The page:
Definitions for koalakoʊˈɑ lə
This page provides all possible meanings and translations of the word koala
koala, koala bear, kangaroo bear, native bear, Phascolarctos cinereus(noun)
sluggish tailless Australian arboreal marsupial with grey furry ears and coat; feeds on eucalyptus leaves and bark
A tailless furry marsupial (Phascolarctos cinereus), found in Australia. The female carries her young on the back of her neck. Called also Australian bear, koala bear, native bear, and native sloth. The koala lives almost all of its life in trees, moves sluggishly like a sloth, and eats eucalyptus leaves almost exclusively.
A tree-dwelling marsupial that resembles a small bear with a broad head, large ears and sharp claws, mainly found in eastern Australia.
Origin: From (Aboriginal language) gula or gulawany.
a tailless marsupial (Phascolarctos cinereus), found in Australia. The female carries her young on the back of her neck. Called also Australian bear, native bear, and native sloth
The koala is an arboreal herbivorous marsupial native to Australia, and the only extant representative of the family Phascolarctidae. It is classified in the suborder Vombatiformes within the order Diprotodontia, and its closest living relatives are the wombats. The koala is found in coastal areas of the continent's eastern and southern regions, inhabiting Queensland, New South Wales, Victoria and South Australia. It is easily recognisable by its stout, tailless body, round, fluffy ears and large, spoon-shaped nose. It is popularly known as the koala bear because of its bear-like appearance. The koala has a body length of 60–85 cm and weighs 4–15 kg. Pelage colour ranges from silver grey to chocolate brown. Koalas from the northern populations are typically smaller and lighter in colour than their counterparts in the more southern populations. It is possible that these variations are separate subspecies, but this is disputed. Koalas typically inhabit open Eucalyptus woodlands, and the leaves of these trees make up most of their diet. Because this eucalypt diet provides them with only low nutrition and energy, koalas are largely sedentary and sleep for up to 20 hours a day. They are asocial animals, and bonding only exists between mothers and dependent offspring. Adult males communicate with loud bellows that intimidate rivals and attract mates. Males mark their presence with secretions from their chest glands. Being marsupials, koalas give birth to underdeveloped young that crawl into their mothers' pouches, where they stay for the first six to seven months of their life. These young koalas are known as joeys, and are fully weaned at around a year.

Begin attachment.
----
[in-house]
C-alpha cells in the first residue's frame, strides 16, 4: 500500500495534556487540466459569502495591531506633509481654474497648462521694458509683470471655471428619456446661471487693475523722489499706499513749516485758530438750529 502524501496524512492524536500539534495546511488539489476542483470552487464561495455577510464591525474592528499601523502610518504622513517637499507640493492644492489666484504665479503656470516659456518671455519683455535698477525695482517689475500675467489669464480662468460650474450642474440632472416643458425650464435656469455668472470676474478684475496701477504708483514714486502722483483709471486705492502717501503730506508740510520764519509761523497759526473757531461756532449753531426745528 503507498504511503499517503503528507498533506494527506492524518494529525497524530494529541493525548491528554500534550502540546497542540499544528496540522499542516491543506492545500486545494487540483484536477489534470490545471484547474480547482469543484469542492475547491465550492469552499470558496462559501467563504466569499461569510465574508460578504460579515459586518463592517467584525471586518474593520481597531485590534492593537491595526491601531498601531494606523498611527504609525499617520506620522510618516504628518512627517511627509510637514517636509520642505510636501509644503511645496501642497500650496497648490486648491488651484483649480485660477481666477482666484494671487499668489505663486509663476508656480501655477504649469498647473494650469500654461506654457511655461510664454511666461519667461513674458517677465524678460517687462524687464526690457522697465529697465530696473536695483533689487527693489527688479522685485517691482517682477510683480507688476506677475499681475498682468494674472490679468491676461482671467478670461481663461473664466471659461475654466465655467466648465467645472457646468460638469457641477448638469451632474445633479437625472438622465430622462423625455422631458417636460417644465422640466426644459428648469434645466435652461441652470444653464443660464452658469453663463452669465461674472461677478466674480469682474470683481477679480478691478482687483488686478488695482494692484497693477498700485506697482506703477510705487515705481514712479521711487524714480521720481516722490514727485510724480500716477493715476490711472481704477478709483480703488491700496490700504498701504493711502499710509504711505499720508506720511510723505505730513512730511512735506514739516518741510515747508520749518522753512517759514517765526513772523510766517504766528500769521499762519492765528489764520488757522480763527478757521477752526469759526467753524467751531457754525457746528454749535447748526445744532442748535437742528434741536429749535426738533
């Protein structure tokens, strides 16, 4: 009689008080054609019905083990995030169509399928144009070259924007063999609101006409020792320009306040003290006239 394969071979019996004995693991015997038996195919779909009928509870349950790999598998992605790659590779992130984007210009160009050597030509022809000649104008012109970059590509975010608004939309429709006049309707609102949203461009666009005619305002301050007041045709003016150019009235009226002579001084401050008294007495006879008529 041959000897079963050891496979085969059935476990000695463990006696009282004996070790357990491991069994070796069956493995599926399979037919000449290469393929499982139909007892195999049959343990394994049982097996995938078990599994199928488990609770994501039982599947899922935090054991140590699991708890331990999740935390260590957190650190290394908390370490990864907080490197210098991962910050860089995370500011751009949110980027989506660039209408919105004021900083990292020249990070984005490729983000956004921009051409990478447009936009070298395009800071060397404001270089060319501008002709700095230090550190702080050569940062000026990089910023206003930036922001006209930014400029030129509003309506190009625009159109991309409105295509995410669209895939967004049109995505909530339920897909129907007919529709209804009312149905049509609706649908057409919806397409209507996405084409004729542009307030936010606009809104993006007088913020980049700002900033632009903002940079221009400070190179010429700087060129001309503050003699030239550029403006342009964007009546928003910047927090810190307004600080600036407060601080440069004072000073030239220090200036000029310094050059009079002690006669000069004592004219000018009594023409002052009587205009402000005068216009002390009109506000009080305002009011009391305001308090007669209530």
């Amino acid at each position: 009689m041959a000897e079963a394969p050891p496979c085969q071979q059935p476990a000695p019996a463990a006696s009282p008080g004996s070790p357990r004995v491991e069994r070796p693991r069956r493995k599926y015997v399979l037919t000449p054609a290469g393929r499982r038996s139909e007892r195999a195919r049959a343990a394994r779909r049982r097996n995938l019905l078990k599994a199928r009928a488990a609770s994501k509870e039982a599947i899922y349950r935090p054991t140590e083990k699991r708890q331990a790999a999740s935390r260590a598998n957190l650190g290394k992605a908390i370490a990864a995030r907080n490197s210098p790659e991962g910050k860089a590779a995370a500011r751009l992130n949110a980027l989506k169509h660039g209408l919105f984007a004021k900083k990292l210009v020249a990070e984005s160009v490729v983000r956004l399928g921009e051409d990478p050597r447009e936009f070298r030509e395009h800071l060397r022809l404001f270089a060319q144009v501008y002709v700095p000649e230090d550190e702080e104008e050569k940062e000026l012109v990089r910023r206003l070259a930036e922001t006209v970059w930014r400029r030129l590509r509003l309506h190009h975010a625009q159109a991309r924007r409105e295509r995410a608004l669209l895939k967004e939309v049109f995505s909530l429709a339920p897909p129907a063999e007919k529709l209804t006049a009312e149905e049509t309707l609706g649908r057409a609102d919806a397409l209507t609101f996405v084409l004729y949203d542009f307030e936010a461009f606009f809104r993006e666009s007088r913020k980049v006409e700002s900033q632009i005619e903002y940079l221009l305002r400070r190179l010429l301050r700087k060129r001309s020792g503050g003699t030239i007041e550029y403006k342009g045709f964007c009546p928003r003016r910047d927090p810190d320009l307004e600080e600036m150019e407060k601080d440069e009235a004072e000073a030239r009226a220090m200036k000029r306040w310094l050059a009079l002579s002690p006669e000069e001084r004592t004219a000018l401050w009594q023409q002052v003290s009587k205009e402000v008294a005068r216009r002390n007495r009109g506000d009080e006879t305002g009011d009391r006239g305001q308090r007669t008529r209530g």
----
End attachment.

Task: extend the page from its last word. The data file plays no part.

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From our Multilingual Translation Dictionary
- coalaCatalan, Valencian
- koala, medvídek koalaCzech
- pussikarhu, koalaFinnish
- coala, koalaGalician
- կոալա, պարկավոր արջArmenian
- 子守熊, コアラJapanese
- koala, koalabeer, koalabeertjeDutch
- shash bizaʼazis hólóníNavajo, Navaho
- koala, коалаSerbo-Croatian
- gấu koala, koalaVietnamese
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